I didn't get a chance to try the cookies last summer, but brown butter and sea salt seemed like an appealing combination. Another Northwestern baker at Bakelist posted brown butter cookies last summer, which I added walnuts to here. This time, however, I stuck to the recipe. For the most part.
Since I was using a brand new cookie cutter which imprints letters, I left out the heavy cream, which tends to crinkle the cookies' surface. With inspiration from V, I mixed sugar and sea salt and pressed it around the lettering. These aren't the little rounds of dough found at the Brown Butter Cookie Company, but they're good.
Half of these became study snacks for a friend who is studying for the MCATs. The other half disappeared within days. Only one cookie was left for V, three days after the batch went into the oven. It wasn't as good as he remembered, but only because he had biked 50 or so miles before the first brown butter cookie in Cayucos.
adapted from Bakelist
1/2 cup unsalted butter, browned and cooled to room temp
1/2 cup unsalted butter, softened and cubed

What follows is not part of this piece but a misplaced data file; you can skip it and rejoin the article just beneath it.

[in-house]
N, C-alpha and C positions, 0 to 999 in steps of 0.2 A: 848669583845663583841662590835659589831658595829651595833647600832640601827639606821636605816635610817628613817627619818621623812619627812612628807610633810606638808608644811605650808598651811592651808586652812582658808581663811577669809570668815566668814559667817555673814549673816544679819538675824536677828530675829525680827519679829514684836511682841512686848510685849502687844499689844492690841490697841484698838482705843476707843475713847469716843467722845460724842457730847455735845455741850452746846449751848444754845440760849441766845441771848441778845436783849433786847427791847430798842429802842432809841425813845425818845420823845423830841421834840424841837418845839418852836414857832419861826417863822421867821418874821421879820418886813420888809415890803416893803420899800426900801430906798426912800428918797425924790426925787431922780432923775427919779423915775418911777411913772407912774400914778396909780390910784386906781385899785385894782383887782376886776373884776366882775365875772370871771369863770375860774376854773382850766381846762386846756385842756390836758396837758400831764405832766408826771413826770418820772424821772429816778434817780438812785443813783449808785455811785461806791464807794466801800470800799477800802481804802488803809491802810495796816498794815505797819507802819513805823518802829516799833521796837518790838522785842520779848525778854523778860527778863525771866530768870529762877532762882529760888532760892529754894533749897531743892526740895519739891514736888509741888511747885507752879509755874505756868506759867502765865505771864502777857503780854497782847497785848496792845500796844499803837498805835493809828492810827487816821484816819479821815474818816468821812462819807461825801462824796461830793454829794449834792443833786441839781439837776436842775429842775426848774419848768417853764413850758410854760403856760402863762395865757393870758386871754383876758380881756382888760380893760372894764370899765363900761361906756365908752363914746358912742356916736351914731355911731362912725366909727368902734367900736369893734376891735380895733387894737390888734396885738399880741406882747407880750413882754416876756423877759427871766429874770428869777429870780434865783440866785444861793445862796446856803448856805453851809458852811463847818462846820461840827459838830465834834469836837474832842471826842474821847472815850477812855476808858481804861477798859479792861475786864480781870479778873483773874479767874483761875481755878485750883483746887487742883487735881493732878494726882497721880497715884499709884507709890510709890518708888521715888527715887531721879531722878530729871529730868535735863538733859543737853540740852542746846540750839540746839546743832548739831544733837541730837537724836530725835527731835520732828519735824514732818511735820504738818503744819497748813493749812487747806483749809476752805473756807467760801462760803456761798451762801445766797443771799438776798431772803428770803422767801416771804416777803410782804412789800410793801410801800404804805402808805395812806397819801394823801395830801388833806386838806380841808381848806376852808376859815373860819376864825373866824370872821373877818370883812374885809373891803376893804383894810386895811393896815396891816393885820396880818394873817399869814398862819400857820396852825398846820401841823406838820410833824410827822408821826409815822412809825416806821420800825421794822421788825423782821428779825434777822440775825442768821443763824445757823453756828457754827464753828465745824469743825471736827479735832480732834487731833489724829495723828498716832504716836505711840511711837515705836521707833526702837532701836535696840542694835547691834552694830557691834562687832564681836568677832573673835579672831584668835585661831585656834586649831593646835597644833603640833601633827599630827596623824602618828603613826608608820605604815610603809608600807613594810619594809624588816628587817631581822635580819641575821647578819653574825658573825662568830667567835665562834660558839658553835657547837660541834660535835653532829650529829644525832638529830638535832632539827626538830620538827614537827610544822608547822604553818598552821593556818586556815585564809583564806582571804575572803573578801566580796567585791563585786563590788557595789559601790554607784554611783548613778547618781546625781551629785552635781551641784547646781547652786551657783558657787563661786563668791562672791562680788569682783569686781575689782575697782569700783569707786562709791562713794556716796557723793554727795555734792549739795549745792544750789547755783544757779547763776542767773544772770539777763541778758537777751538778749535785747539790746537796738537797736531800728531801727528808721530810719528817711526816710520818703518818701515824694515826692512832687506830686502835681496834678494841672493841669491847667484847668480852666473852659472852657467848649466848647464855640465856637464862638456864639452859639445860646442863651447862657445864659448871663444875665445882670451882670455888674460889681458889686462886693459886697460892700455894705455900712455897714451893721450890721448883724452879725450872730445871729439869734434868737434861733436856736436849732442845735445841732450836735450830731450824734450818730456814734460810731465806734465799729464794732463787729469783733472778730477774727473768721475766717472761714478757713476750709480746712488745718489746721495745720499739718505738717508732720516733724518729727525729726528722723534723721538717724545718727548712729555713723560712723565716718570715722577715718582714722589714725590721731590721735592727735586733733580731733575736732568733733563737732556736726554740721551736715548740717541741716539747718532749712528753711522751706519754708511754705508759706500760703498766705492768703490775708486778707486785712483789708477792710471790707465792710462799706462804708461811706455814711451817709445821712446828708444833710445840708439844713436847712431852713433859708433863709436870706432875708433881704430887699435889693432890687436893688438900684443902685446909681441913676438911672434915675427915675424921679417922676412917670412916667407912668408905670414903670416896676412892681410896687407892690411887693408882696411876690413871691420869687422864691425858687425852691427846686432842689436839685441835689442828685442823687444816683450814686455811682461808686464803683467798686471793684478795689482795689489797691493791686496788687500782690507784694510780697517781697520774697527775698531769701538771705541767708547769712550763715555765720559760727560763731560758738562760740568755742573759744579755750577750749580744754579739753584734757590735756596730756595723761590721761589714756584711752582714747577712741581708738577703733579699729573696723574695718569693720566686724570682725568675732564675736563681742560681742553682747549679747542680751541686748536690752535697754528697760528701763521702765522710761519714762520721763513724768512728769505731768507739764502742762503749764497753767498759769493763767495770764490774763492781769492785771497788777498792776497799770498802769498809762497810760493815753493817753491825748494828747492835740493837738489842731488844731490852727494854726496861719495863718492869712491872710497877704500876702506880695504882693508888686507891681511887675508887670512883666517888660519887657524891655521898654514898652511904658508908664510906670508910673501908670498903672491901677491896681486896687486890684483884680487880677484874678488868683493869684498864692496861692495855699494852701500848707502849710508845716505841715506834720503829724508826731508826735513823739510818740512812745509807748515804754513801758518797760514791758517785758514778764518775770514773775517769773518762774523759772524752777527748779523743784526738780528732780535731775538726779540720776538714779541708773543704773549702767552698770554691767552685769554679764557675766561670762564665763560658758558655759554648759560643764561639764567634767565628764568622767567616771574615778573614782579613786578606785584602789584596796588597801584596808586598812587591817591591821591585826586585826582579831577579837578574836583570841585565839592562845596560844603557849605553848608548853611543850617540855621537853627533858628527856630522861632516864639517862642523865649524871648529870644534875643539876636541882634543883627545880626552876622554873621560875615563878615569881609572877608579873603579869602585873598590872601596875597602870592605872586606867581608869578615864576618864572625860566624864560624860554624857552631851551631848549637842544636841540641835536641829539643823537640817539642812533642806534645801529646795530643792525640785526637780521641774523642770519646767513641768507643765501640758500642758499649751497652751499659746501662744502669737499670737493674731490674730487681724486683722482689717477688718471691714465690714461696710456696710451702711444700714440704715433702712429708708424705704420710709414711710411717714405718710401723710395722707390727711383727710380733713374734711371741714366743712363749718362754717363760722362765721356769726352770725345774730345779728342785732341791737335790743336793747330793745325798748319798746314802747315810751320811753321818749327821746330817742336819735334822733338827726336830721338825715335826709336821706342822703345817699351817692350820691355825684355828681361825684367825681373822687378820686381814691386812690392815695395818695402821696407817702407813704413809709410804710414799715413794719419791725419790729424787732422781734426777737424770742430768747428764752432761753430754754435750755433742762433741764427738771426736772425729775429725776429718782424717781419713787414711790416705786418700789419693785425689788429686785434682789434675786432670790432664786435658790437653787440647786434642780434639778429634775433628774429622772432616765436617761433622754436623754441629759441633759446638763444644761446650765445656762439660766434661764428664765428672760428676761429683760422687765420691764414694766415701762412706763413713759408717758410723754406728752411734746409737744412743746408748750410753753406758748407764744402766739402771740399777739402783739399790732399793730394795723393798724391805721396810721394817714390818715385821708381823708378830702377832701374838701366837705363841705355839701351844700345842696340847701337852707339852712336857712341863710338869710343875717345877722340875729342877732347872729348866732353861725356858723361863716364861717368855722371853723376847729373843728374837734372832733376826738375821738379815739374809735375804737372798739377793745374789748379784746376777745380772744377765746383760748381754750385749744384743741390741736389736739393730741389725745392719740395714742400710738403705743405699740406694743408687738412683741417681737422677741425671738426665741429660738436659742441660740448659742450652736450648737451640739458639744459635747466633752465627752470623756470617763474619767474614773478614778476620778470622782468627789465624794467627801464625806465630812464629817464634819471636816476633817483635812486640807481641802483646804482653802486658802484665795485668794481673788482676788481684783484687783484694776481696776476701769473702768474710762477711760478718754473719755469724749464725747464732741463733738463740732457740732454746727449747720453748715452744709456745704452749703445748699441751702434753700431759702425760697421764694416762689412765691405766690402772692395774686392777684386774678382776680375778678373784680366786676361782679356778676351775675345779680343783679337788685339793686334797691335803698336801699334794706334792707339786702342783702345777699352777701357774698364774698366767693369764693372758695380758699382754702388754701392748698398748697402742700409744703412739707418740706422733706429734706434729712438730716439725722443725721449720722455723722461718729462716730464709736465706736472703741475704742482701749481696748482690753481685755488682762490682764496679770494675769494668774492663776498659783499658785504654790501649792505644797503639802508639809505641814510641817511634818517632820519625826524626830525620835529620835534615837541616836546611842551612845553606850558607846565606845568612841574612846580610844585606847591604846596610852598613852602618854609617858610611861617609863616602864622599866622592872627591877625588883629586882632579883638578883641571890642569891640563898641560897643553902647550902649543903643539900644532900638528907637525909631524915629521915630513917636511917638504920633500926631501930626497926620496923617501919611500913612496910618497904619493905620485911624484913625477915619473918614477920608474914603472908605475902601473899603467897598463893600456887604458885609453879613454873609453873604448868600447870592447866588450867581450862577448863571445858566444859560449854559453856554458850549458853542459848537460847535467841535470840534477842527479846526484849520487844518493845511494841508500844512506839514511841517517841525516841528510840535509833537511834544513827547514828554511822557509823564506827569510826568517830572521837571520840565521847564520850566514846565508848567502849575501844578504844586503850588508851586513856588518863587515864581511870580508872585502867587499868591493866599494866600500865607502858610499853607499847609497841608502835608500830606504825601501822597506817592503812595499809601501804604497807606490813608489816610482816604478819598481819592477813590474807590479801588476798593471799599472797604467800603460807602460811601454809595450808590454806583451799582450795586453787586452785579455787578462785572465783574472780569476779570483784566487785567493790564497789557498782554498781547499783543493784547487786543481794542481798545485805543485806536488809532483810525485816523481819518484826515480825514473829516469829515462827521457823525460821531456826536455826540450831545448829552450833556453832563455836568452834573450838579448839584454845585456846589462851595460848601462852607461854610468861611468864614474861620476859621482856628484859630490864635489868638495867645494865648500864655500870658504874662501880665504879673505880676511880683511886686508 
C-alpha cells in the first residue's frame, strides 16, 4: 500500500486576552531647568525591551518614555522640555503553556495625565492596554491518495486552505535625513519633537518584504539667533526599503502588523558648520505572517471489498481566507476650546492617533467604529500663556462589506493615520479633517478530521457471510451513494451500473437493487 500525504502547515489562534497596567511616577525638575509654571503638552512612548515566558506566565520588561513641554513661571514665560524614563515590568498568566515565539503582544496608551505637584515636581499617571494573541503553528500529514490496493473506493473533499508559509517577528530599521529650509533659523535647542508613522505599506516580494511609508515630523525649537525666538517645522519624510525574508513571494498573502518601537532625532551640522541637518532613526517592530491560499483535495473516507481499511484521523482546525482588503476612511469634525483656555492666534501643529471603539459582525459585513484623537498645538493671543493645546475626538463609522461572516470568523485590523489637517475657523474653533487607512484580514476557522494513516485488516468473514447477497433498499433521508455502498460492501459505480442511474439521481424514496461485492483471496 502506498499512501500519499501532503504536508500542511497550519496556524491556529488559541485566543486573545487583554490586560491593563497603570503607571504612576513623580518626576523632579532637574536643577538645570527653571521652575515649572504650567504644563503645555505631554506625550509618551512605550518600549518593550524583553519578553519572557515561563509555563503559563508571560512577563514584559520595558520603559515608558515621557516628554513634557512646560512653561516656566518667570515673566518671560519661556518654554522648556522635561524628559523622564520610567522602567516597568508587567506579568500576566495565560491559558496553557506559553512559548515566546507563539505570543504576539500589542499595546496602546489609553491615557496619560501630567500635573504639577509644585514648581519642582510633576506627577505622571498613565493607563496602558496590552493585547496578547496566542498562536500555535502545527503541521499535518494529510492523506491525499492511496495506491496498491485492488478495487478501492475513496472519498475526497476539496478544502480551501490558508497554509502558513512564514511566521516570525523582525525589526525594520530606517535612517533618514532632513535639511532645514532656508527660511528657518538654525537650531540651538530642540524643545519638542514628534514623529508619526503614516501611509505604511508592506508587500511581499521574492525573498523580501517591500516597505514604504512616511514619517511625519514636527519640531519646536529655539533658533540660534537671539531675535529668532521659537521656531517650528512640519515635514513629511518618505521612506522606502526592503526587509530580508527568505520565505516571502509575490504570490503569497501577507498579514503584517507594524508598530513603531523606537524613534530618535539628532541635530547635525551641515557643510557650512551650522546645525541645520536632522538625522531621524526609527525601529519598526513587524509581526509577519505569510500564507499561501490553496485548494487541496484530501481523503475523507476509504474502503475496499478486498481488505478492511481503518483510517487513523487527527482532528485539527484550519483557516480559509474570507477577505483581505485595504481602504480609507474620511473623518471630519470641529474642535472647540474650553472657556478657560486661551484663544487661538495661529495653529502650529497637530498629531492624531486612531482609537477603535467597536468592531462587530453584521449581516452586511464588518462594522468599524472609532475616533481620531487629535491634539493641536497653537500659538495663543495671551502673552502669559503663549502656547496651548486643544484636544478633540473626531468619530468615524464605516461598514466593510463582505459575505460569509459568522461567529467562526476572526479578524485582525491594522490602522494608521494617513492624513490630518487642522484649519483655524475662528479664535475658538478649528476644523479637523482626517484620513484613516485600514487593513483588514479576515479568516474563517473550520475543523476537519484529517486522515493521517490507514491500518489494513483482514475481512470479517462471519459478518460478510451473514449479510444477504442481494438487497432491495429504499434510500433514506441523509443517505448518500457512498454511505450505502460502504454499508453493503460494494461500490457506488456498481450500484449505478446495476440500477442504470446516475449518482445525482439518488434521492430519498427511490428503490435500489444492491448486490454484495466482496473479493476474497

1/2 cup granulated sugar
1/2 teaspoon pure vanilla extract
2 cups all-purpose flour
a pinch of kosher salt
sugar and sea salt, to taste (more sugar than sea salt, for me)
1. To brown the butter, melt the butter in a saucepan over medium low heat. Cook, scraping the bottom often with a wooden spoon, until the butter begins to turn brown. Remove and strain into a clean bowl. Allow it to cool.
2. Cream butters and sugar until well-combined.
3. Add in vanilla, flour and salt. Mix until combined; my dough came together in large crumbs so I kneaded it slightly and patted it into two discs.
4. Refrigerate the dough for at least half an hour (up to overnight).
5. Preheat the oven to 350 degrees. Roll out the dough evenly until it is 1/4" thick. Cut out cookie shapes; refrigerate for another 10 minutes so the cookies keep their shape.
6. Remove from the fridge and sprinkle the sugar salt mixture over the cookies, pressing the crystals in.
7. Bake for 15 to 20 minutes, or until the edges have browned.